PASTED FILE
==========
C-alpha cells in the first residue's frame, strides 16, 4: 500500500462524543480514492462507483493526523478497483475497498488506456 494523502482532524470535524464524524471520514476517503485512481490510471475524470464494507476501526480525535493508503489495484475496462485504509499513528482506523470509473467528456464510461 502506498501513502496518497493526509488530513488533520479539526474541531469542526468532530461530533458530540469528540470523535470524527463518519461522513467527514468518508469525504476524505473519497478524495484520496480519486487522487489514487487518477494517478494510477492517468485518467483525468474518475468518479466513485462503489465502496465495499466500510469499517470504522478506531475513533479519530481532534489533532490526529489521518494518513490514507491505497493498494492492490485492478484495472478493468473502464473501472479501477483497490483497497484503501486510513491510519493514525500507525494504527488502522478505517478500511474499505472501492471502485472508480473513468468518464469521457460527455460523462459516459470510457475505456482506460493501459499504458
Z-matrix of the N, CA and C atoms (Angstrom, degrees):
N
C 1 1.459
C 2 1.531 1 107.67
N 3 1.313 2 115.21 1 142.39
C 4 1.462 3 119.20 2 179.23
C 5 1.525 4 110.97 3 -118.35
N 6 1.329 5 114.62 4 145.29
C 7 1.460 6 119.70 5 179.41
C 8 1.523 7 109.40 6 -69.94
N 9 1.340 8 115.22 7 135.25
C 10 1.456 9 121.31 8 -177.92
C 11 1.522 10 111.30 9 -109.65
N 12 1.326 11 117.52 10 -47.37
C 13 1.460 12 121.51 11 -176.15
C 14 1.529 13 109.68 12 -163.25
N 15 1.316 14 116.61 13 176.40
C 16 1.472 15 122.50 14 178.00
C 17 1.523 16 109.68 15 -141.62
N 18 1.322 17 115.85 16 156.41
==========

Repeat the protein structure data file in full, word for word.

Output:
C-alpha cells in the first residue's frame, strides 16, 4: 500500500462524543480514492462507483493526523478497483475497498488506456 494523502482532524470535524464524524471520514476517503485512481490510471475524470464494507476501526480525535493508503489495484475496462485504509499513528482506523470509473467528456464510461 502506498501513502496518497493526509488530513488533520479539526474541531469542526468532530461530533458530540469528540470523535470524527463518519461522513467527514468518508469525504476524505473519497478524495484520496480519486487522487489514487487518477494517478494510477492517468485518467483525468474518475468518479466513485462503489465502496465495499466500510469499517470504522478506531475513533479519530481532534489533532490526529489521518494518513490514507491505497493498494492492490485492478484495472478493468473502464473501472479501477483497490483497497484503501486510513491510519493514525500507525494504527488502522478505517478500511474499505472501492471502485472508480473513468468518464469521457460527455460523462459516459470510457475505456482506460493501459499504458
Z-matrix of the N, CA and C atoms (Angstrom, degrees):
N
C 1 1.459
C 2 1.531 1 107.67
N 3 1.313 2 115.21 1 142.39
C 4 1.462 3 119.20 2 179.23
C 5 1.525 4 110.97 3 -118.35
N 6 1.329 5 114.62 4 145.29
C 7 1.460 6 119.70 5 179.41
C 8 1.523 7 109.40 6 -69.94
N 9 1.340 8 115.22 7 135.25
C 10 1.456 9 121.31 8 -177.92
C 11 1.522 10 111.30 9 -109.65
N 12 1.326 11 117.52 10 -47.37
C 13 1.460 12 121.51 11 -176.15
C 14 1.529 13 109.68 12 -163.25
N 15 1.316 14 116.61 13 176.40
C 16 1.472 15 122.50 14 178.00
C 17 1.523 16 109.68 15 -141.62
N 18 1.322 17 115.85 16 156.41